The starting materials of the formula RCH.sub.2 OH may be obtained commercially or as known in the art. For example, starting materials of the formula RCH.sub.2 OH wherein both R.sub.2 and R.sub.3, and R.sub.4 and R.sub.5 are identical and are of the formula (II) may be obtained by the method of R. F. Brady in Carbohydrate Research, Vol. 14, p. 35 to 40 (1970) or by reaction of the trimethylsilyl enol ether of a R.sub.6 COR.sub.7 ketone or aldehyde with fructose at a temperature of about 25 the presence of a protic acid such as hydrochloric acid or a Lewis Acid such as zinc chloride. The trimethylsilyl enol ether reaction is described by G. L. Larson et al in J. Org. Chem. Vol. 38, No. 22, p. 3935 (1973).
Further, carboxylic acids and aldehydes of the formulae RCOOH and RCHO may be reduced to compounds of the formula RCH.sub.2 OH by standard reduction techniques, e.g. reaction with lithium aluminum hydride, sodium borohydride or borane-THF complex in an inert solvent such a diglyme, THF or toluene at a temperature of about 0 described by H. O. House in "Modern Synthetic Reactions", 2nd Ed., pages 45 to 144 (1972).
The compounds of formula I: may also be made by the process disclosed U.S. Pat. No.4,513,006, which is incorporated by reference herein.
The compounds of formula I include the various individual isomers as well as the racemates thereof, e.g., the various alpha and beta attachments, i.e., below and above the plane of the drawing, of R.sub.2, R.sub.3, R.sub.4 and R.sub.5 on the 6-membered ring. Preferably, the oxygens of the methylenedioxy group (II) are attached on the same side of the 6-membered ring.
The activity of the compounds of formula I in treating obesity -was first evidenced in several preclinical long term (three months to two years) studies. Topiramate caused a significant reduction in the rate of weight gain, or a weight loss in rodents and dogs at doses as low as 10 mg/kg p.o. Analysis of food consumption in these studies indicated that the effect of topiramate on body weight was due primarily to a decrease in metabolic efficiency rather than a decrease in food consumption. In clinical studies in which topiramate was administered to patients with epilepsy, a loss of body weight was a statistically significant side-effect.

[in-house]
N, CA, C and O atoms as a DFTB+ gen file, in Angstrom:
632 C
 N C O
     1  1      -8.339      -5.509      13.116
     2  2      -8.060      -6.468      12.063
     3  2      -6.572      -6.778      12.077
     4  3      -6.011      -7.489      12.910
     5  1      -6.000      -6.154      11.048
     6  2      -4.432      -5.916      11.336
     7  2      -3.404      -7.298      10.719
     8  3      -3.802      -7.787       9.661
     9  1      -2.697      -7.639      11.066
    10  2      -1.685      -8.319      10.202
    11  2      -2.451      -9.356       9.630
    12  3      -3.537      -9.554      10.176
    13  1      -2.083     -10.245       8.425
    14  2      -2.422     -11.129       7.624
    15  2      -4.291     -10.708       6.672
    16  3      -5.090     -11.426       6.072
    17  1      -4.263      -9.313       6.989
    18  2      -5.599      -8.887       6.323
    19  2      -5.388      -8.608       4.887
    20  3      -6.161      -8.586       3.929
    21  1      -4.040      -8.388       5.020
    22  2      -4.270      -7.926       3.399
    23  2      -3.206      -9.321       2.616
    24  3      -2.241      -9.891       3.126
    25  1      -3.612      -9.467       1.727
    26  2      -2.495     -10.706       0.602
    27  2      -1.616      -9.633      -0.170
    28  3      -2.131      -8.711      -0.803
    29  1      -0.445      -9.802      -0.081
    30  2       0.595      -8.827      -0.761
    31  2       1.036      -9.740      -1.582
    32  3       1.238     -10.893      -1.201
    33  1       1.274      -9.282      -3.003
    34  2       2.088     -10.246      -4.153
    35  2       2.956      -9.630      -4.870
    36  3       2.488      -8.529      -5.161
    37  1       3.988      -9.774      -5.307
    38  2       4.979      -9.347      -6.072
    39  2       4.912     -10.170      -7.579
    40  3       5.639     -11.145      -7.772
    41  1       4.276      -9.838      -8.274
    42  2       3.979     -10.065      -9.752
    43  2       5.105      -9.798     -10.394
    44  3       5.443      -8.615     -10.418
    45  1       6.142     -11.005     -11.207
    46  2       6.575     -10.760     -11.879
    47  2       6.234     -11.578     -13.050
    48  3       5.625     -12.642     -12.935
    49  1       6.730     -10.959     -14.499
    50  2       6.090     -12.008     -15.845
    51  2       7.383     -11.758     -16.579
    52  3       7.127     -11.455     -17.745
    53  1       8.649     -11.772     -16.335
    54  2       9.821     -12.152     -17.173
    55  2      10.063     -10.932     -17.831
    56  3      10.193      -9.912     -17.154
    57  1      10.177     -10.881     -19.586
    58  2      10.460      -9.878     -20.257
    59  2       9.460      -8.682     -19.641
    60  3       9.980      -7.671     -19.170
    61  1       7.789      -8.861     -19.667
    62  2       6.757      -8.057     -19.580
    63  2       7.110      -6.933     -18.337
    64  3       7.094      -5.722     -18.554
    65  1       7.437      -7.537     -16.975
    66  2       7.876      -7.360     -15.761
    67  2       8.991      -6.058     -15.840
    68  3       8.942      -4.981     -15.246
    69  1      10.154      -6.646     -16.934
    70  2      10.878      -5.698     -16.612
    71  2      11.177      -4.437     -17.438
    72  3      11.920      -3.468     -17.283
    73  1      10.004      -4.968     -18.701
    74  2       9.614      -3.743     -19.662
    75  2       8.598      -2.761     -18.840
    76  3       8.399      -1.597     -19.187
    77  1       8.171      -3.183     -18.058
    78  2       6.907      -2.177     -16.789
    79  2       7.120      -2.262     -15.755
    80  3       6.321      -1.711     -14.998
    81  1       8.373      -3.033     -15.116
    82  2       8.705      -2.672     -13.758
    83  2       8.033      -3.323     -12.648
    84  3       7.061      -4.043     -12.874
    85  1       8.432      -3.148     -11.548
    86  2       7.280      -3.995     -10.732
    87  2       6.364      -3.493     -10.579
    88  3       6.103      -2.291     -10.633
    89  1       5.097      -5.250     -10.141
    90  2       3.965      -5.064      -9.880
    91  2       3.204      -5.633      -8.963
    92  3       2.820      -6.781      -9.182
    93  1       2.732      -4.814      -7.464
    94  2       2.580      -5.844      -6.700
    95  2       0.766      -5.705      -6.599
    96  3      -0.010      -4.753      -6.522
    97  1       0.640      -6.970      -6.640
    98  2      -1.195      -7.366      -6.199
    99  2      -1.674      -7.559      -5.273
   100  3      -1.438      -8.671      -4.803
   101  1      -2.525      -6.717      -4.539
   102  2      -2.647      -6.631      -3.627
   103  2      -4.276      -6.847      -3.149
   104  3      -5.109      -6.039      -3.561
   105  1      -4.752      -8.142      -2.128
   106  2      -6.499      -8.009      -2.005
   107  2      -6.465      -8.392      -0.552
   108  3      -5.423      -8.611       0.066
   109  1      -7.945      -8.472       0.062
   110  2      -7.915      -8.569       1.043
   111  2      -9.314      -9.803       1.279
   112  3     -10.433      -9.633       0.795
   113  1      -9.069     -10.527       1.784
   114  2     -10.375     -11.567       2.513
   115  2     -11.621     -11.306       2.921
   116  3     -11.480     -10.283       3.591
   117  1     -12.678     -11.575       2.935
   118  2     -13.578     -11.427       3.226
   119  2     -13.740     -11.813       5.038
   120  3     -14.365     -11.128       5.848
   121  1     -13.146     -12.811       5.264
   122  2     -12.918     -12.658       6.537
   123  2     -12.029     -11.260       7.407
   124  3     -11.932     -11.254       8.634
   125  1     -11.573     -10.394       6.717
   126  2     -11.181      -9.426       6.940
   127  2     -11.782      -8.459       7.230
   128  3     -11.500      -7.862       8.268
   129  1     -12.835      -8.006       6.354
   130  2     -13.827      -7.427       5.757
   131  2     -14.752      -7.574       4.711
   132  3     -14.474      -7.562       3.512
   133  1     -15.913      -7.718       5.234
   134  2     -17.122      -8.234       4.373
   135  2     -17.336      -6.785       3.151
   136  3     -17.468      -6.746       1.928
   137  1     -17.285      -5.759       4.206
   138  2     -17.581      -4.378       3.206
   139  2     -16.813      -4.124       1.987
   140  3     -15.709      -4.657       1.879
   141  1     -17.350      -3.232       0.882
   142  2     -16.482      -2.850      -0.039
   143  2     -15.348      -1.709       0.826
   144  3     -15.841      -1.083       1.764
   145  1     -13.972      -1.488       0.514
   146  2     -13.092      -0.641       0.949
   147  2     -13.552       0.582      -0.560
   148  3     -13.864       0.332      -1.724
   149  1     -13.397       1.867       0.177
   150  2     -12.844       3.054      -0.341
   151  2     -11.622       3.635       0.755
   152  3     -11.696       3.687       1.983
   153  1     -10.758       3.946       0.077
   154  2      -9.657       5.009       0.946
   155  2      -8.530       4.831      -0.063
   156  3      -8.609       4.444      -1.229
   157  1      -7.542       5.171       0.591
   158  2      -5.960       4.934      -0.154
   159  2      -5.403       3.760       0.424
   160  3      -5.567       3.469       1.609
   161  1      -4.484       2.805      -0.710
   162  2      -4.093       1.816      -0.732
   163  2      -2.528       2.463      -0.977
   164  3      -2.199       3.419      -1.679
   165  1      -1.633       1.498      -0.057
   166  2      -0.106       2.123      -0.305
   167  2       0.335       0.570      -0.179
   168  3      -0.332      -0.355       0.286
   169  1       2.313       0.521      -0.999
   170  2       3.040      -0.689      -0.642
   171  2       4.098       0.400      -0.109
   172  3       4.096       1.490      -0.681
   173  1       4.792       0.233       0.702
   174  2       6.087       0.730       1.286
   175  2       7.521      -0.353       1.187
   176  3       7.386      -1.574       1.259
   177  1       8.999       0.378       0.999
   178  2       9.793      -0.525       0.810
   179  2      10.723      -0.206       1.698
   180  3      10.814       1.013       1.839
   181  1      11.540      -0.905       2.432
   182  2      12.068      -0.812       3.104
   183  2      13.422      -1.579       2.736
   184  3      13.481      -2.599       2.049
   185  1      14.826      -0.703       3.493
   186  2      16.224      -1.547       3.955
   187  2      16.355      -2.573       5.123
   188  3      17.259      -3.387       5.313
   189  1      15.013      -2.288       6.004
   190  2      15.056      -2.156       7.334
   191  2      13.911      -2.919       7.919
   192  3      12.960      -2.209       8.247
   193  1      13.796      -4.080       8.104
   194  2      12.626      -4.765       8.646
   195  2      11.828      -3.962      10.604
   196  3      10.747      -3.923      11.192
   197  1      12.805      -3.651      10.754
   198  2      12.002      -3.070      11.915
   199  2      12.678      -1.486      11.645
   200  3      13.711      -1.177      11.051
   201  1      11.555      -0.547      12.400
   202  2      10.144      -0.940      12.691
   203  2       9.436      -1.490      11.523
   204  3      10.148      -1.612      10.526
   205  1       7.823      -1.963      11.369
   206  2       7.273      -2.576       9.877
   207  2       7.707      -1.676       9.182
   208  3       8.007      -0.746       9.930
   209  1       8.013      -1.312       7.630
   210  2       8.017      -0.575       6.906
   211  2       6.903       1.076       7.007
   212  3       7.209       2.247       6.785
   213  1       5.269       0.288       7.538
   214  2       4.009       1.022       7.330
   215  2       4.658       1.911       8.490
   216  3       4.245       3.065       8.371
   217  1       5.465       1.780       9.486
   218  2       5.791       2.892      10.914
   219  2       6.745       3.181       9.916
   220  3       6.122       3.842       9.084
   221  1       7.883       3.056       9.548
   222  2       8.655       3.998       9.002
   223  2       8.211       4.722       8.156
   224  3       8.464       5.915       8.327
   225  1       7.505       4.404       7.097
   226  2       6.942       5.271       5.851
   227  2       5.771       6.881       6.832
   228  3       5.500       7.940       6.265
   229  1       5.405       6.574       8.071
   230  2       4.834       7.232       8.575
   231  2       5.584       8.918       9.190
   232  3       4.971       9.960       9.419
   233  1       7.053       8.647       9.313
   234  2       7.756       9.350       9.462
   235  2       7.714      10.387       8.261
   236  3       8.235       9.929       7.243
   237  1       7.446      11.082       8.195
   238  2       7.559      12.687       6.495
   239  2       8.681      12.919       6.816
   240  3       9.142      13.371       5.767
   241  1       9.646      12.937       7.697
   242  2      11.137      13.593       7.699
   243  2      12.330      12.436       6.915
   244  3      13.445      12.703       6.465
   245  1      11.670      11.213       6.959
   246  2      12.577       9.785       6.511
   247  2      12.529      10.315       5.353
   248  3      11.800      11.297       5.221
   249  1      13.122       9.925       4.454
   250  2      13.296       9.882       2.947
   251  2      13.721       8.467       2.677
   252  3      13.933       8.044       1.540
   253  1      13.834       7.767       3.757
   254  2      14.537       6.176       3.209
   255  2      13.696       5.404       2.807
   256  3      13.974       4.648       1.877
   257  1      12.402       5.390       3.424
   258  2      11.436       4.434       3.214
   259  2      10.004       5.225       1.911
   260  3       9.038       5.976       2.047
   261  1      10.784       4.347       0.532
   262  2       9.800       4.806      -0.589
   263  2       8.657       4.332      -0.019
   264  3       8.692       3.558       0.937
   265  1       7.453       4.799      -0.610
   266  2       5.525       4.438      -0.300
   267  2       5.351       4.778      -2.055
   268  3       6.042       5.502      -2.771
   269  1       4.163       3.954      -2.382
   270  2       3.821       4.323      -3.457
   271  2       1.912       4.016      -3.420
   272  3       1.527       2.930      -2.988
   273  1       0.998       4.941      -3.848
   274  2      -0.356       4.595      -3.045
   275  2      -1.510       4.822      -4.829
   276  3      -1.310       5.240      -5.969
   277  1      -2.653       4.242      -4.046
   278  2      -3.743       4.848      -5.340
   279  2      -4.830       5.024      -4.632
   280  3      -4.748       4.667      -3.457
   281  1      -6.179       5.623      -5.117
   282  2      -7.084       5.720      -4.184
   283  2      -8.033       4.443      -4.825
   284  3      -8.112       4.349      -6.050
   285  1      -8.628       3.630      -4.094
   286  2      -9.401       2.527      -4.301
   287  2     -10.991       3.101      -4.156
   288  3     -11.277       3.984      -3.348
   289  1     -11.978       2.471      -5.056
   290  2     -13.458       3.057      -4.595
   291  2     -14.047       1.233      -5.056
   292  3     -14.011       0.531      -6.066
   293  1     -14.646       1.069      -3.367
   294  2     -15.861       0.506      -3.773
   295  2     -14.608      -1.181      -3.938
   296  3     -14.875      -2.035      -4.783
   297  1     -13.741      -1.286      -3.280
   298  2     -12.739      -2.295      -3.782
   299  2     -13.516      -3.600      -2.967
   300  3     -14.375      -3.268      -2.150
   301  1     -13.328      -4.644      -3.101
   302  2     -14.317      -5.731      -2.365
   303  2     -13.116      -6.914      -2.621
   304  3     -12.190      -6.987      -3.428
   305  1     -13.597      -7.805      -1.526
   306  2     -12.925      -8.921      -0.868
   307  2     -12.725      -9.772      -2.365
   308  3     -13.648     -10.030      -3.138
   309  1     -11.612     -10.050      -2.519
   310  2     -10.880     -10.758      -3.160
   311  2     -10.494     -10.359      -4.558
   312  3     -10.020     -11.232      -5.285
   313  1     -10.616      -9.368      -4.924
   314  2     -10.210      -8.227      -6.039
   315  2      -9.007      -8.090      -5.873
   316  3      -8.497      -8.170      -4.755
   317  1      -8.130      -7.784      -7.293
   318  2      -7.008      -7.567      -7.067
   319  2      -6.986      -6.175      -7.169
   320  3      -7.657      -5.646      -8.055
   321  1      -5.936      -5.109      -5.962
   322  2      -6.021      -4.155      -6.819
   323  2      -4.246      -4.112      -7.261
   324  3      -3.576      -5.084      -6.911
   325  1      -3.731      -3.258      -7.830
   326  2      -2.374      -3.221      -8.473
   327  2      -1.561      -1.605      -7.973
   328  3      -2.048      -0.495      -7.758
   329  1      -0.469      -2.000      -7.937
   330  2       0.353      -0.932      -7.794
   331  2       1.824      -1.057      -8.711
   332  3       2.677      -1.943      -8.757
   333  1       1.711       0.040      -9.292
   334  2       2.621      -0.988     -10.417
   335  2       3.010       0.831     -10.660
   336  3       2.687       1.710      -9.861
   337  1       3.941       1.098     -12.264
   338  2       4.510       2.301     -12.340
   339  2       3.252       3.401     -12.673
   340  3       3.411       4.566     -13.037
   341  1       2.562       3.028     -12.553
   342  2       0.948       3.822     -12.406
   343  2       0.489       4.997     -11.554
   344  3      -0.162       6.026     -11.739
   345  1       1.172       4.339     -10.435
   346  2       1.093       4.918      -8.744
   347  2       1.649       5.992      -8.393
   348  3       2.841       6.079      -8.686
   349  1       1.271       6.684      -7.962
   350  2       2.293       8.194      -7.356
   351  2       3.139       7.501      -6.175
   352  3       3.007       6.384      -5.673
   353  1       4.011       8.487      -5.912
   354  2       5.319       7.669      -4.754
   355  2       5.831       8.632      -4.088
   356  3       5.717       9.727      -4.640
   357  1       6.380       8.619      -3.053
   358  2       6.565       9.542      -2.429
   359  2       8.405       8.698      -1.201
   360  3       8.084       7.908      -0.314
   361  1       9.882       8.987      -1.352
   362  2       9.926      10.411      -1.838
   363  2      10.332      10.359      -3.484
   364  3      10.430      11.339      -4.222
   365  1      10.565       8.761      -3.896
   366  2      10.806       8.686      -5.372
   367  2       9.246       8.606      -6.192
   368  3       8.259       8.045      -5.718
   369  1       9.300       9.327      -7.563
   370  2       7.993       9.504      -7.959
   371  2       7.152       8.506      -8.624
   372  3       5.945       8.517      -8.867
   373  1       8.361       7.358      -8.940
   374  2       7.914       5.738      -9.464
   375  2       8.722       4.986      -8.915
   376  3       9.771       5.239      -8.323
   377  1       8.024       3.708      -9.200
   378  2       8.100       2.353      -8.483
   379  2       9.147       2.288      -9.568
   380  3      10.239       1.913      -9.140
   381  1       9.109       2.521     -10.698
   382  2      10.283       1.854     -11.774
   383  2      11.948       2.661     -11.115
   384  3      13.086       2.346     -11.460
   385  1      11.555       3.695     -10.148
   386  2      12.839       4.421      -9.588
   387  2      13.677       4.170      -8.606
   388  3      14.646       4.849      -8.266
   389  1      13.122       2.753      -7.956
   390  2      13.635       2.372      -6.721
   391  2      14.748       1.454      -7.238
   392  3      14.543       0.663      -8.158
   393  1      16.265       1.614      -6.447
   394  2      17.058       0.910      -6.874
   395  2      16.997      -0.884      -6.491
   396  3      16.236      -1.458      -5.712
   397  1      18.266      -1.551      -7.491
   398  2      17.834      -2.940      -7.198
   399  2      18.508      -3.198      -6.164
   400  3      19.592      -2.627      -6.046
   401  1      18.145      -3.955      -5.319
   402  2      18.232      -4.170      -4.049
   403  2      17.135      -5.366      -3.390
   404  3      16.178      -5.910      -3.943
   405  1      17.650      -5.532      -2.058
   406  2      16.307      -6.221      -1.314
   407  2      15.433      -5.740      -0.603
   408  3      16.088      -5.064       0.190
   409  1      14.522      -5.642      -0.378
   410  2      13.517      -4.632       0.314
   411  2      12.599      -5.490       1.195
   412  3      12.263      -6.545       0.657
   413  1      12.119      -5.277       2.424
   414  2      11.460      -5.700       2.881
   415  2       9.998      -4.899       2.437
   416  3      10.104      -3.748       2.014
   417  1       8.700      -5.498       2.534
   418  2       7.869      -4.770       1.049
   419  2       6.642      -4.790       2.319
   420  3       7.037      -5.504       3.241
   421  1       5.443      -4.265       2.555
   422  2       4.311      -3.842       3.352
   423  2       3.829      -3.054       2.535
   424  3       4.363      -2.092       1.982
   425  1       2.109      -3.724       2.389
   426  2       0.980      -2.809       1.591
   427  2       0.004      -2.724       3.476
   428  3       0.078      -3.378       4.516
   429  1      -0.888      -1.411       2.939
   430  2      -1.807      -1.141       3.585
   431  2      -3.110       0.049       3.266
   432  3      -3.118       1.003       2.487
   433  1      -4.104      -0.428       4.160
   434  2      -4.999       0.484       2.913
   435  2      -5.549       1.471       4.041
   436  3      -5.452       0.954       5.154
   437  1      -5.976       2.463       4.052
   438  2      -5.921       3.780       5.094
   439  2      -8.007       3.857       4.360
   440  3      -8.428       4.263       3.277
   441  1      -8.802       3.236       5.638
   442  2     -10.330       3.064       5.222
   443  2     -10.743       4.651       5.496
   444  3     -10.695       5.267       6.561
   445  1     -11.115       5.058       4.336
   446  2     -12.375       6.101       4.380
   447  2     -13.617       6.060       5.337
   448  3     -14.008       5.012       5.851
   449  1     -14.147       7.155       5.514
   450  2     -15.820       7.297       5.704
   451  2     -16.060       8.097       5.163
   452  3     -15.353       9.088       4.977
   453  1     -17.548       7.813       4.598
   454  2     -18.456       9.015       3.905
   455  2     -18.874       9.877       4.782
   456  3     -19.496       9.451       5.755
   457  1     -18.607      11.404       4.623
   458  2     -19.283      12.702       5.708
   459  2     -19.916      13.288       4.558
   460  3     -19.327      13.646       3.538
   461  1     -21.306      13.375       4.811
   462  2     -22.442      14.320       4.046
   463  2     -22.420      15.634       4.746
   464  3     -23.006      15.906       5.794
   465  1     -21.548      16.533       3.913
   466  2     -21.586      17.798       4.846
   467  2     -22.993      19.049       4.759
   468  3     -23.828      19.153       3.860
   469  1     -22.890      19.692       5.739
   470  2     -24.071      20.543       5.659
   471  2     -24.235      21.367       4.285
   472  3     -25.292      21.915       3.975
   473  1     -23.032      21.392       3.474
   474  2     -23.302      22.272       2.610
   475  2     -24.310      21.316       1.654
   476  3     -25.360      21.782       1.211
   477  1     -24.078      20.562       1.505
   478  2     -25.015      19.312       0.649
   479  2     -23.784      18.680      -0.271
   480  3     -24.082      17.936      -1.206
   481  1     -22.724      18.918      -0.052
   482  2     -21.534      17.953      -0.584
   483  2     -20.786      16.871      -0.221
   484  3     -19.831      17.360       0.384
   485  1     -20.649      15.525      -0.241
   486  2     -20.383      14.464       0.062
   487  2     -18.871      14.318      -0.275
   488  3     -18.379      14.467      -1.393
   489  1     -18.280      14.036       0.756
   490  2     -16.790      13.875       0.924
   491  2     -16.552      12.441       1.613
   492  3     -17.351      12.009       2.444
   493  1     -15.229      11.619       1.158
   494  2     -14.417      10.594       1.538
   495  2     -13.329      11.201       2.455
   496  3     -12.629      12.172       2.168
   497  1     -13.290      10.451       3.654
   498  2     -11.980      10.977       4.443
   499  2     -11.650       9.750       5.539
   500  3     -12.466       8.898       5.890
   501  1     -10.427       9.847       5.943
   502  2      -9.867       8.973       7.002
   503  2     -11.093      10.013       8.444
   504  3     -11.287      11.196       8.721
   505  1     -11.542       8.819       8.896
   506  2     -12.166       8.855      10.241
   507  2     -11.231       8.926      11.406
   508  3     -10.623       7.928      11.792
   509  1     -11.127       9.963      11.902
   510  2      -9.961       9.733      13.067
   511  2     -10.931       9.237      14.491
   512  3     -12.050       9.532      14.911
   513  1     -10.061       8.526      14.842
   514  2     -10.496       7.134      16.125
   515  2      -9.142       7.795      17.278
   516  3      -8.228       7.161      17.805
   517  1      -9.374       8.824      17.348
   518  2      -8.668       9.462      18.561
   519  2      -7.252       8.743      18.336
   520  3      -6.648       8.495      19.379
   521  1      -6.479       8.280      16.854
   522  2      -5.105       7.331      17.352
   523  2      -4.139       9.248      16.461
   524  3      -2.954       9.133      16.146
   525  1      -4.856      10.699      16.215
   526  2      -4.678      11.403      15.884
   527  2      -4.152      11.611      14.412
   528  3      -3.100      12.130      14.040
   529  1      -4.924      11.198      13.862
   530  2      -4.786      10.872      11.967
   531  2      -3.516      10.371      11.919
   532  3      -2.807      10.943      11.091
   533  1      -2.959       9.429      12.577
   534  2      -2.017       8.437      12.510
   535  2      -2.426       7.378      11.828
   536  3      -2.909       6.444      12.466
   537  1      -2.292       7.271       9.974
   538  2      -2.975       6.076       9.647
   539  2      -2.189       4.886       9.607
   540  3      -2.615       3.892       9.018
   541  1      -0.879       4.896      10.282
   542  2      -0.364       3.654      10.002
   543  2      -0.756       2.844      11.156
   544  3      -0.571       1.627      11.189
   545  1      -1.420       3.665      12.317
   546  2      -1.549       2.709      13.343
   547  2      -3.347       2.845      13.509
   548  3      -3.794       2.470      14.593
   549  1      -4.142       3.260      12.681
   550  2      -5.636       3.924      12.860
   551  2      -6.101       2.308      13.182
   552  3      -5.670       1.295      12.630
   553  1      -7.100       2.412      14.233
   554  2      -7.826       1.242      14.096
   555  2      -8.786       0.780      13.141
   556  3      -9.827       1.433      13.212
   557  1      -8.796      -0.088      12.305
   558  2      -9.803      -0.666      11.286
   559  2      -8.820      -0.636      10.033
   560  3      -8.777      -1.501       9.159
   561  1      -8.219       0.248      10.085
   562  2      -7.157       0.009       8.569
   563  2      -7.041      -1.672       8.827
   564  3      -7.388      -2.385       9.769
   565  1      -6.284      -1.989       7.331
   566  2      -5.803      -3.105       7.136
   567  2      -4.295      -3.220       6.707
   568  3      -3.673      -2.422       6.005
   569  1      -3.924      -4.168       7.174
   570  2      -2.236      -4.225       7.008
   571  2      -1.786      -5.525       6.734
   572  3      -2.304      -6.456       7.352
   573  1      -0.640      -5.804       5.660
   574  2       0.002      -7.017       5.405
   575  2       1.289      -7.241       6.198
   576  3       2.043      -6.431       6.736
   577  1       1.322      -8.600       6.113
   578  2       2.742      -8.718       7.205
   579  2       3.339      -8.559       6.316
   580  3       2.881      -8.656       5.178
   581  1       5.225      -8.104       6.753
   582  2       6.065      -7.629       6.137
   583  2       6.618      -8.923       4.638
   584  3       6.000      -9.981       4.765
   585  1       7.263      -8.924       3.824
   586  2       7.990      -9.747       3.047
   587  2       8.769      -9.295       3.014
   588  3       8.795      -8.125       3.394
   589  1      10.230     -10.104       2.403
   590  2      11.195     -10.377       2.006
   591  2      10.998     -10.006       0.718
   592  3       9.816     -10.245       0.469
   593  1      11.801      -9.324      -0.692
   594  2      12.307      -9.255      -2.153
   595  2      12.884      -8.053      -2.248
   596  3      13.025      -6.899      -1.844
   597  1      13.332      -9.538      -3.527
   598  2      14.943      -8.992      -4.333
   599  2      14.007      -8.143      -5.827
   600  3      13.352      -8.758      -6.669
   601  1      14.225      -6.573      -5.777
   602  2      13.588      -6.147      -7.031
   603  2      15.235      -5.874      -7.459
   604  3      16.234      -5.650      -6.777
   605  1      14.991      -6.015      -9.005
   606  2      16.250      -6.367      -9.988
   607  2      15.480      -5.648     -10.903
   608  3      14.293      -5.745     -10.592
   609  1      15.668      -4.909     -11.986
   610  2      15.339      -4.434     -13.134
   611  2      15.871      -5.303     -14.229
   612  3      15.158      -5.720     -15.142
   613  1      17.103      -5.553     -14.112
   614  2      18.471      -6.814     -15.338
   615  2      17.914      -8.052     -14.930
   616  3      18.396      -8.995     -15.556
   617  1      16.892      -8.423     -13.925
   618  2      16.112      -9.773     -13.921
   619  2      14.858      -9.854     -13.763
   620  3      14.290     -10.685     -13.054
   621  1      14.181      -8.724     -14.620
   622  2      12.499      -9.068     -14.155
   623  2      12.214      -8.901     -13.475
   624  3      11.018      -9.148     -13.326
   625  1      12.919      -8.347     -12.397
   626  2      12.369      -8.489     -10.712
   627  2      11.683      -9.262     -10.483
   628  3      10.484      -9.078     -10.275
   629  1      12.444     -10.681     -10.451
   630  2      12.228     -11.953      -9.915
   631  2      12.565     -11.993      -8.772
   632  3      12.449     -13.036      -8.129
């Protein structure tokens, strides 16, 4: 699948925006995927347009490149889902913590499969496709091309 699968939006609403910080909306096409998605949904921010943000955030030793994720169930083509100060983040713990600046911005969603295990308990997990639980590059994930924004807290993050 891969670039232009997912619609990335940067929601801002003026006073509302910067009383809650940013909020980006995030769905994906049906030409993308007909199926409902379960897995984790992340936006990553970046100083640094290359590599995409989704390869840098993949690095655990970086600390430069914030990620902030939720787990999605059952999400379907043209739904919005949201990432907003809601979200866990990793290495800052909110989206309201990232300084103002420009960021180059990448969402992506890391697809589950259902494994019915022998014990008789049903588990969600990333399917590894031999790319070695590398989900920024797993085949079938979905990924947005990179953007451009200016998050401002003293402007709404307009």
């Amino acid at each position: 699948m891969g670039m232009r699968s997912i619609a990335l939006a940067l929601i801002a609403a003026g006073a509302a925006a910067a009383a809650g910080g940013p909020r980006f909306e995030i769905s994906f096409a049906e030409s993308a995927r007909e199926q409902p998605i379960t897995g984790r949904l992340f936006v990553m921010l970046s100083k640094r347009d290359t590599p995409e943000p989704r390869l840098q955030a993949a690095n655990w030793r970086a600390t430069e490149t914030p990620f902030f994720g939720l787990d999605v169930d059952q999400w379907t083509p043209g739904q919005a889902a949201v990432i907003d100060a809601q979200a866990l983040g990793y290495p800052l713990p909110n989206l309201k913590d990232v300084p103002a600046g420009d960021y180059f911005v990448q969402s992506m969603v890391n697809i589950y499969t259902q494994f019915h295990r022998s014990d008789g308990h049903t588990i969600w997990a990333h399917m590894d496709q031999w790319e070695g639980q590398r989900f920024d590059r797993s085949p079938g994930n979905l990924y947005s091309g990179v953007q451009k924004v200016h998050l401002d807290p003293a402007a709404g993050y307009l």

For treating obesity, a compound of formula (I) may be employed at a daily dosage in the range of about 50 to 200 mg, usually in two divided doses, for an average adult human. A unit dose would contain about 25 to 100 mg of the active ingredient.
To prepare the pharmaceutical compositions of this invention, one or more sulfamate compounds of formula (I) are intimately admixed with a pharmaceutical carrier according to conventional pharmaceutical compounding techniques, which carrier may take a wide variety of forms depending on the form of preparation desired for administration, e.g., oral, by suppository, or parenteral. In preparing the compositions in oral dosage form, any of the usual pharmaceutical media may be employed. Thus, for liquid oral preparations, such as for example, suspensions, elixirs and solutions, suitable carriers and additives include water, glycols, oils, alcohols, flavoring agents, preservatives, coloring agents and the like; for solid oral preparations such as, for example, powders, capsules and tablets, suitable carriers and additives include starches, sugars, diluents, granulating agents, lubricants, binders, disintegrating agents and the like. Because of their ease in administration, tablets and capsules represent the most advantageous oral dosage unit form, in which case solid pharmaceutical carriers are obviously employed. If desired, tablets may be sugar coated or enteric coated by standard techniques. Suppositories may be prepared, in which case cocoa butter could be used as the carrier. For parenterals, the carrier will usually comprise sterile water, though other ingredients, for example, for purposes such as aiding solubility or for preservation, may be included. Injectable suspensions may also be prepared in which case appropriate liquid carriers, suspending agents and the like may be employed. Topiramate is currently available for oral administration in round tablets containing 25 mg, 100 mg or 200 mg of active agent. The tablets contain the following inactive ingredients: lactose hydrous, pregelatinized starch, microcrystalline cellulose, sodium starch glycolate, magnesium stearate, purified water, carnauba wax, hydroxypropyl methylcellulose, titanium dioxide, polyethylene glycol, synthetic iron oxide, and polysorbate 80.